Part of this project is going to be the development of five new heritage trails in Assynt, drawing together knowledge and information from a huge range of different sources to interpret five fascinating routes through the landscape. To help us to do this, we are running a programme of training for a group of trail guides, and we will pilot the trails as part of the Assynt Festival (see www.assyntfestival.org.uk) during the next two weeks. After that we will put together interpretation material initially here on this website and later, well, we’ll see how it develops.
Today we began the guide training programme with brilliant guidance from Highland Council Senior Ranger Andy Summers, AOC archaeologist John Barber, local Gaelic teacher Claire Belshaw, and former ranger and geology buff Bill Ritchie, as well as our Historic Assynt project leader Gordon Sleight. We have a fantastic team of 9 trainees, who between them also have a huge range of knowledge and experience, so the training is really a rich process of knowledge sharing.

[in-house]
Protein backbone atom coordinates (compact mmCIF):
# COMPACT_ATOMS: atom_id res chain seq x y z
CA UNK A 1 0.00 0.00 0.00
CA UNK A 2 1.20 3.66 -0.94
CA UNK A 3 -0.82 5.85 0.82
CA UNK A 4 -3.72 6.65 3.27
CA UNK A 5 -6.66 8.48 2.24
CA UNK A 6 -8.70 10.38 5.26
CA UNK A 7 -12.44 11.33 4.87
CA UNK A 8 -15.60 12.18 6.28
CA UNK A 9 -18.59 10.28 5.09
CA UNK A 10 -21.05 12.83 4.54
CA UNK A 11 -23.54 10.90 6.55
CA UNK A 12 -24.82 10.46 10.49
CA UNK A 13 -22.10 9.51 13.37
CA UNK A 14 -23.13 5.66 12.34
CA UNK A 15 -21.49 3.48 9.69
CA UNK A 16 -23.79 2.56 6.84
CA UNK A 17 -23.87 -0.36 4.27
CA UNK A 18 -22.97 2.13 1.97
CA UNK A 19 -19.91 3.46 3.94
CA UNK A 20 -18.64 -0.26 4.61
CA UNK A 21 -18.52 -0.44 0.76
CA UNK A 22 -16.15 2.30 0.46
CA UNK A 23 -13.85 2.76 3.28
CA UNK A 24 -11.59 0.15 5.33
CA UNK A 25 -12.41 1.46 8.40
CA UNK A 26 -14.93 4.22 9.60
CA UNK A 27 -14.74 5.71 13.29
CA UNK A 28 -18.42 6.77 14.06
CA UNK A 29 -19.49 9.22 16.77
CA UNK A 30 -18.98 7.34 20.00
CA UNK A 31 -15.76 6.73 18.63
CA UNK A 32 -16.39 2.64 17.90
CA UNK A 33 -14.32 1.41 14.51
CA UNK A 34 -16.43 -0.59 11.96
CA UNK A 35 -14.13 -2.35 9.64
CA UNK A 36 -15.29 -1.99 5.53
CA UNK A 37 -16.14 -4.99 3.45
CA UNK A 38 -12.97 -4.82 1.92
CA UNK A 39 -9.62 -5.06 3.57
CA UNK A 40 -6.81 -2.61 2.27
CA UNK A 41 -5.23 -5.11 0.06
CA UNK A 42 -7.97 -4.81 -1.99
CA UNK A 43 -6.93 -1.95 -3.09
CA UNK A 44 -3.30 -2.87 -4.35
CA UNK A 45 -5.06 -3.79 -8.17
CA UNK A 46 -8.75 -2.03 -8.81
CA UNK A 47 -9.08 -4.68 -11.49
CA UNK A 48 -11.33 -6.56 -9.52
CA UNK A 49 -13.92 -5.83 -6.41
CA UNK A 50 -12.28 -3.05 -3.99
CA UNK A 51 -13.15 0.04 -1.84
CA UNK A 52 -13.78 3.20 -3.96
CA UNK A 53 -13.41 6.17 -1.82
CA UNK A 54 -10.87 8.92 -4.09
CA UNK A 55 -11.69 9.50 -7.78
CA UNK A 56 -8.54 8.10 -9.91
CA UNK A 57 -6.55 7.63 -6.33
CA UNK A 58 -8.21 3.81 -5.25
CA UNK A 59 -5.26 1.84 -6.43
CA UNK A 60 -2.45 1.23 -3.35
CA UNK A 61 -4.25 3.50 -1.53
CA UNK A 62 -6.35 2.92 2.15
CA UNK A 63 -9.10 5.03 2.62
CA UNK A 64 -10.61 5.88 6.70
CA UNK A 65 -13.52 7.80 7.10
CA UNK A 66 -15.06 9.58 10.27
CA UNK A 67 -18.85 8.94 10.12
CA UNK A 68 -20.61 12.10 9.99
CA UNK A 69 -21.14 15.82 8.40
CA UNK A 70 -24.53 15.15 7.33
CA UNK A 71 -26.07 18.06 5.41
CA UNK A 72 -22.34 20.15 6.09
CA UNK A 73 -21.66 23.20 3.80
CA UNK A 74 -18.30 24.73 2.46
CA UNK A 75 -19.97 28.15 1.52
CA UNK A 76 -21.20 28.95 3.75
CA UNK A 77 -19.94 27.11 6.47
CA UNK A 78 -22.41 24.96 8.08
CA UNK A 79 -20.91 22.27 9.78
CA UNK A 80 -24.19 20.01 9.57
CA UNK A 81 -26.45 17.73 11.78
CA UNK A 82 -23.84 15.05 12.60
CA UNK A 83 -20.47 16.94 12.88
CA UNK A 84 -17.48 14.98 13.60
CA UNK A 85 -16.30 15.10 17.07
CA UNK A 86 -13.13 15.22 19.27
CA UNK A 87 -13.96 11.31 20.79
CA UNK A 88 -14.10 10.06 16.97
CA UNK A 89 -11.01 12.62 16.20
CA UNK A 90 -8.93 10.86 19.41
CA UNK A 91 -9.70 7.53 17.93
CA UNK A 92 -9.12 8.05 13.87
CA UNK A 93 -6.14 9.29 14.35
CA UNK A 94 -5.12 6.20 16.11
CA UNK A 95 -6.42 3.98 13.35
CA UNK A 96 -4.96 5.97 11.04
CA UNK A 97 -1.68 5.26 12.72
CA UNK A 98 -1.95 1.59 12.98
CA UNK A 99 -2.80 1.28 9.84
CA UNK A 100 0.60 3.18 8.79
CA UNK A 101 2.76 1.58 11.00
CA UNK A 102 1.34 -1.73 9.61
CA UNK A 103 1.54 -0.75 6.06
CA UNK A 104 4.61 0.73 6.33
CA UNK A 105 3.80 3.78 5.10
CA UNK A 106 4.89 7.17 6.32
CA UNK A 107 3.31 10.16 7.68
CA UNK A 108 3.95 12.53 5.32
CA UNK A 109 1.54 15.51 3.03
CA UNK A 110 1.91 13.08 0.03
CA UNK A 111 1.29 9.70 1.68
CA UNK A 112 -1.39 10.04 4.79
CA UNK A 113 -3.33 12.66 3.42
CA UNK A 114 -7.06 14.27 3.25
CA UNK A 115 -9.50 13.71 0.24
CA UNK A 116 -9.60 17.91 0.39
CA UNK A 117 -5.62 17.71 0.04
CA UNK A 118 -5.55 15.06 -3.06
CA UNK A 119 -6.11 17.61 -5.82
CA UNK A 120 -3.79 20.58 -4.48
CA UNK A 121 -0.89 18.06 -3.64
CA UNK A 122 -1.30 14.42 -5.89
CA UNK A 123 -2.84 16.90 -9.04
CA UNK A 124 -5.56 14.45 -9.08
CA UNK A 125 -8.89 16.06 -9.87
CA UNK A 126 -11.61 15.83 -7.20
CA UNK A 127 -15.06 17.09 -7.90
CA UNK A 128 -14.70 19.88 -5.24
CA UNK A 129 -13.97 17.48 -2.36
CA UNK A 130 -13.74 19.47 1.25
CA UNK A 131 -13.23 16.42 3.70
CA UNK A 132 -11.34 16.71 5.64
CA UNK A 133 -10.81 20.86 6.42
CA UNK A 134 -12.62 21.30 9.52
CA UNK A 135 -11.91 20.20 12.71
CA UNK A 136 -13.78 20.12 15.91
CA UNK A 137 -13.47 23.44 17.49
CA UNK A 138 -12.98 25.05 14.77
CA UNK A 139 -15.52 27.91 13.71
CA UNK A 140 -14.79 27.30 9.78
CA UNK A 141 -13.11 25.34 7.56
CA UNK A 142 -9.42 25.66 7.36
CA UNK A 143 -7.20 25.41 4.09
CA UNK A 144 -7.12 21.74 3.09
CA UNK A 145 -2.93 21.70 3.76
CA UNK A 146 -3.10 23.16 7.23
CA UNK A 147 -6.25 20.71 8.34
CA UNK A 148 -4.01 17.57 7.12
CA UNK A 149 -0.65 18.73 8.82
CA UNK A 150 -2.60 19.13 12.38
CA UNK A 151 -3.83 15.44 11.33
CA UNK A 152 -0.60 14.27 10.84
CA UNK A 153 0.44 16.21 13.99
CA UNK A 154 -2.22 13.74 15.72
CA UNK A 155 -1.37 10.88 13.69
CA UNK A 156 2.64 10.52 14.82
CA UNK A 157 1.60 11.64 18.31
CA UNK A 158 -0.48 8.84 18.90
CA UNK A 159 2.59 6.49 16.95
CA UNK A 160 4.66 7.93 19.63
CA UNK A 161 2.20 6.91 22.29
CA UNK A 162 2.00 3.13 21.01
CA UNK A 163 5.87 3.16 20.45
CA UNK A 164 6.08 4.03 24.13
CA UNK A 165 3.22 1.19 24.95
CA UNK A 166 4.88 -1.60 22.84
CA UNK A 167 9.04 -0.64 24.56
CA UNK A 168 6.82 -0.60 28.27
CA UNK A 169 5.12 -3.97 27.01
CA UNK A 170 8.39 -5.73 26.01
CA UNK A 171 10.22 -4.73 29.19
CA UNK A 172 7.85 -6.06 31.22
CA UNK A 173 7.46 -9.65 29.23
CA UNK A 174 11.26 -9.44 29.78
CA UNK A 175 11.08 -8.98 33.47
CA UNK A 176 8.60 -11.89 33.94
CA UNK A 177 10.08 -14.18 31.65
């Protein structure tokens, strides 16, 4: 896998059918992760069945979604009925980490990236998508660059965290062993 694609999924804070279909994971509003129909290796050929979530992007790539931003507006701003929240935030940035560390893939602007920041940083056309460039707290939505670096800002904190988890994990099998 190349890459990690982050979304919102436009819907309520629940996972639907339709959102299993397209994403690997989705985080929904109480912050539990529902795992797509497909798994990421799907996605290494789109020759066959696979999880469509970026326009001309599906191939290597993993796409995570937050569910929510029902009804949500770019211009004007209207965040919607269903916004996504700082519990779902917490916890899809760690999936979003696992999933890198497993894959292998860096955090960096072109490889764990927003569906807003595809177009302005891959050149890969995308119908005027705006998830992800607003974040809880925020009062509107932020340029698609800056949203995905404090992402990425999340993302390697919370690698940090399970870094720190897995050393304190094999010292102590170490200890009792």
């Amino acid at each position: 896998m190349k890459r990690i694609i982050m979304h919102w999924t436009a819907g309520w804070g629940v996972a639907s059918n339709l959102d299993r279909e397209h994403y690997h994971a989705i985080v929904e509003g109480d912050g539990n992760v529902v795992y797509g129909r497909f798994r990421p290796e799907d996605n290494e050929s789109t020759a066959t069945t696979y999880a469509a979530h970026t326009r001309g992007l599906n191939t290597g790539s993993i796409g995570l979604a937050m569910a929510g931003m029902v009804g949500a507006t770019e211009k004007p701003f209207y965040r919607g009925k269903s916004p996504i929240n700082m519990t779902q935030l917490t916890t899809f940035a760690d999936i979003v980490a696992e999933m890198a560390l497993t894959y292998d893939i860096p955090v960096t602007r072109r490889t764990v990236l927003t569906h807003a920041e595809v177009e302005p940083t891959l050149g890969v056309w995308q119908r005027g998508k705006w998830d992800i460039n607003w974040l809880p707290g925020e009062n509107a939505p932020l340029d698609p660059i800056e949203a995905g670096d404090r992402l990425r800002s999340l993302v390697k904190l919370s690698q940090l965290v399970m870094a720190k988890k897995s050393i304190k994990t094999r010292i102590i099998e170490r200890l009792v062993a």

After an introduction at Stoer Hall, we set out into the rain and spent the morning walking around Clachtoll. The afternoon was spent at Cnoc nan Each. In between, we had lunch while Bill gave us 3 billion years of geology in 5 minutes, John summarised several thousand years of human habitation, and Claire gave us insights into Gaelic place names. Tomorrow, we will attempt three more walks.
The highlight of the day for me was John Barber’s outrageous burnt mound tale, but as this is just the start of the dig diary, I will hold off sharing it with you until the dig has actually begun. The perfect moment to reveal it will, I am sure, become clear, and until then, dear reader, you’ll have to watch this space…